# Using the Multivariable Chain Rule to Show a Solution to a PDE

I am trying to show that $$u=f(2x+y^2)+g(2x-y^2)$$ satisfies the PDE, $$y^2u_{xx}+\frac{1}{y}u_y-u_{yy}=0,$$ for arbitrary functions $$f$$ and $$g$$.

I first start by finding $$u_x$$. I construct a diagram as follows:

From this, I see that $$u_x=\frac{\partial u}{\partial f}\frac{\partial f}{\partial x}+\frac{\partial u}{\partial g}\frac{\partial g}{\partial x}.$$

Is the logic in this first step correct? I am having trouble conceptualising the chain rule in this question.

• You need to be a little bit careful in computing the partial derivatives. Try setting $s = 2x + y^2$ and $t = 2x - y^2$ (so that $u(x,y) = f(s) + g(t)$). Then $u_x$ can be computed as $f_s s_x + g_tt_x$. Feb 19, 2019 at 7:16

Ultimately, $$u$$ is just a function of $$x$$ and $$y$$ since $$f$$ and $$g$$ are both functions of $$x$$ and $$y$$ as well. We could introduce new variables $$\xi = 2x + y^2$$ and $$\eta = 2x - y^2$$ to make things a little neater so $$u(x,y) = f(\xi) + g(\eta)$$ such that \begin{align} \frac{\partial u}{\partial x} &= \frac{\partial}{\partial x}\Big(f(\xi) + g(\eta) \Big) \\ &= \frac{\partial f}{\partial x} + \frac{\partial g}{\partial x}\\ &= \frac{\mathrm{d}f}{\mathrm{d}\xi} \frac{\partial \xi}{\partial x} + \frac{\mathrm{d}g}{\mathrm{d}\eta} \frac{\partial \eta}{\partial x}. \end{align} Really all we're doing when using the chain rule is applying partial derivatives, in this case $$x$$, to each side and accounting for all paths where $$x$$ is accessible. For instance, if instead we had for appropriate $$f$$ and $$g$$, \begin{align} w(x,y) = \sqrt{f(x,y)} + \cos g(\sin y), \end{align} and we wanted the $$x$$ partial, then we would have \begin{align} w_x = \frac{\partial}{\partial x}\sqrt{f(x,y)} + \frac{\partial}{\partial x}\cos g(\sin y). \end{align} We can immediately take care of $$\big(\!\cos g(\sin y)\big)_x$$ because $$g(\sin y)$$ has nothing to do with $$x$$, so its partial with respect to $$x$$ is nothing. On the other hand, we already know how to treat $$\big(\sqrt{f(x,y)}\big)_x$$ from single variable calculus because $$y$$ is held constant - it's exactly the same procedure. \begin{align} w_x &= \frac{\partial}{\partial x}\sqrt{f(x,y)} \\ &= \frac{\mathrm{d}}{\mathrm{d} \big(f(x,y)\big)}\left(\sqrt{f(x,y)}\right) \frac{\partial f(x,y)}{\partial x} \\ &= \frac{f_x(x,y)}{2\sqrt{f(x,y)}}. \end{align} Similarly, if we wanted $$w_y$$, we would have \begin{align} w_y &= \frac{\partial}{\partial y}\sqrt{f(x,y)} + \frac{\partial}{\partial y}\cos g(\sin y) \\ &= \frac{\mathrm{d}}{\mathrm{d} \big(f(x,y)\big)}\left(\sqrt{f(x,y)}\right) \frac{\partial f(x,y)}{\partial y} + \frac{\mathrm{d}}{\mathrm{d}\big(g(\sin y)\big)}\Big( \!\cos g(\sin y) \Big) \frac{\mathrm{d}}{\mathrm{d}\big(\!\sin y\big)}\Big(g(\sin y)\Big)\frac{\mathrm{d}\sin y}{\mathrm{d}y} \\ &= \frac{f_y(x,y)}{2\sqrt{f(x,y)}} - \sin g(\sin y) \, g'(\sin y) \, \cos y, \end{align} and so on. That's all the chain rule says.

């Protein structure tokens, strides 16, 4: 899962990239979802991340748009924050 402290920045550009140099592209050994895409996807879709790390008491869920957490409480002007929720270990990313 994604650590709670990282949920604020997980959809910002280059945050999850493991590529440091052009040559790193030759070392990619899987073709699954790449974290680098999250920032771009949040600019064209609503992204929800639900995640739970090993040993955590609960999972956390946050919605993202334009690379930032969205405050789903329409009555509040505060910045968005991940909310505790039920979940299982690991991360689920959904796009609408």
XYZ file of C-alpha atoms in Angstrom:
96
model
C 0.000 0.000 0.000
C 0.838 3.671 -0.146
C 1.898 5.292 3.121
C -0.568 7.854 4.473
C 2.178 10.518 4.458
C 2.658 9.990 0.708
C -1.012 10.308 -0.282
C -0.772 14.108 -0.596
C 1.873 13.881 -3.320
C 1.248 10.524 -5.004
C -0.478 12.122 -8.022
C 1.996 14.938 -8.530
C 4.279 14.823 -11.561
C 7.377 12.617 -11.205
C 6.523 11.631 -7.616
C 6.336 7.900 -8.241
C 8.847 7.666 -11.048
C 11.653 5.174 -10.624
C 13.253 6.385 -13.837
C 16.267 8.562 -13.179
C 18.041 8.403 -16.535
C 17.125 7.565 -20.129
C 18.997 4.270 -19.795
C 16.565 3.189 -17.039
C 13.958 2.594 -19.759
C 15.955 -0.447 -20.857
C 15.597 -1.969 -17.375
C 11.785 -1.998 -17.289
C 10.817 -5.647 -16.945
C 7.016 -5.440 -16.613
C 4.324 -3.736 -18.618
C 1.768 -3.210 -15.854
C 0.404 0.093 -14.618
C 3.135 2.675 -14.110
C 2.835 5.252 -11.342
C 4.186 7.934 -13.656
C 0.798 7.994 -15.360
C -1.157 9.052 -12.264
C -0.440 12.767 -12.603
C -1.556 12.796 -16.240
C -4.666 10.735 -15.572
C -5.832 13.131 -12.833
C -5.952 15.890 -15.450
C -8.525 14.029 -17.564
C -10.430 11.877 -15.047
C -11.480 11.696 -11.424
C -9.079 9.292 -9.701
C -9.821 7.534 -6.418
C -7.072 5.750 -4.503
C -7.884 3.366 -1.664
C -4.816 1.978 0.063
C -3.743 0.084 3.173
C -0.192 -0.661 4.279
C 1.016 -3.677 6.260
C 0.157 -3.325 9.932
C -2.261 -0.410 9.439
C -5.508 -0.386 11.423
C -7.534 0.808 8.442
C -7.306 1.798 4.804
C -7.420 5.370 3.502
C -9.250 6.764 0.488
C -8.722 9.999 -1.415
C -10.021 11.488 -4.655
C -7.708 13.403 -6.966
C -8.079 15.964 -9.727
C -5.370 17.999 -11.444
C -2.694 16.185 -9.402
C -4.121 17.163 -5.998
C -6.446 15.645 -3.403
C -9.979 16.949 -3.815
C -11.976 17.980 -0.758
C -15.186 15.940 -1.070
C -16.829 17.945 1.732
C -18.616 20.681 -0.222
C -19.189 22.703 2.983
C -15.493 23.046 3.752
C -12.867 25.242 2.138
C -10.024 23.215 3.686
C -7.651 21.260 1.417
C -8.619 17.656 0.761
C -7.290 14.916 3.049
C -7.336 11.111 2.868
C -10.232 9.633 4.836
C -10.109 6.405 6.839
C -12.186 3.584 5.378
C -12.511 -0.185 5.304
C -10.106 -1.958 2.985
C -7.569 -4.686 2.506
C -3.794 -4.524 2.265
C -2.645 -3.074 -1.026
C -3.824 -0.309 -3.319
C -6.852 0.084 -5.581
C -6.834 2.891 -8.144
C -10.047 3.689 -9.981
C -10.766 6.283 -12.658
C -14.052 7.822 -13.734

The multivariable chain rule is not needed !

If $$f$$ and $$g$$ are twice differentiable and $$u(x,y)=f(2x+y^2)+g(2x-y^2)$$ then we have

$$u_x(x,y)=2f'(2x+y^2)+2g'(2x-y^2)$$ and $$u_y(x,y)=2yf'(2x+y^2)-2yg'(2x-y^2).$$

Now it is your turn to compute $$u_{xx}$$ and $$u_{yy}$$. Then it is easy to see that

$$y^2u_{xx}+\frac{1}{y}u_y-u_{yy}=0$$

is satiesfied.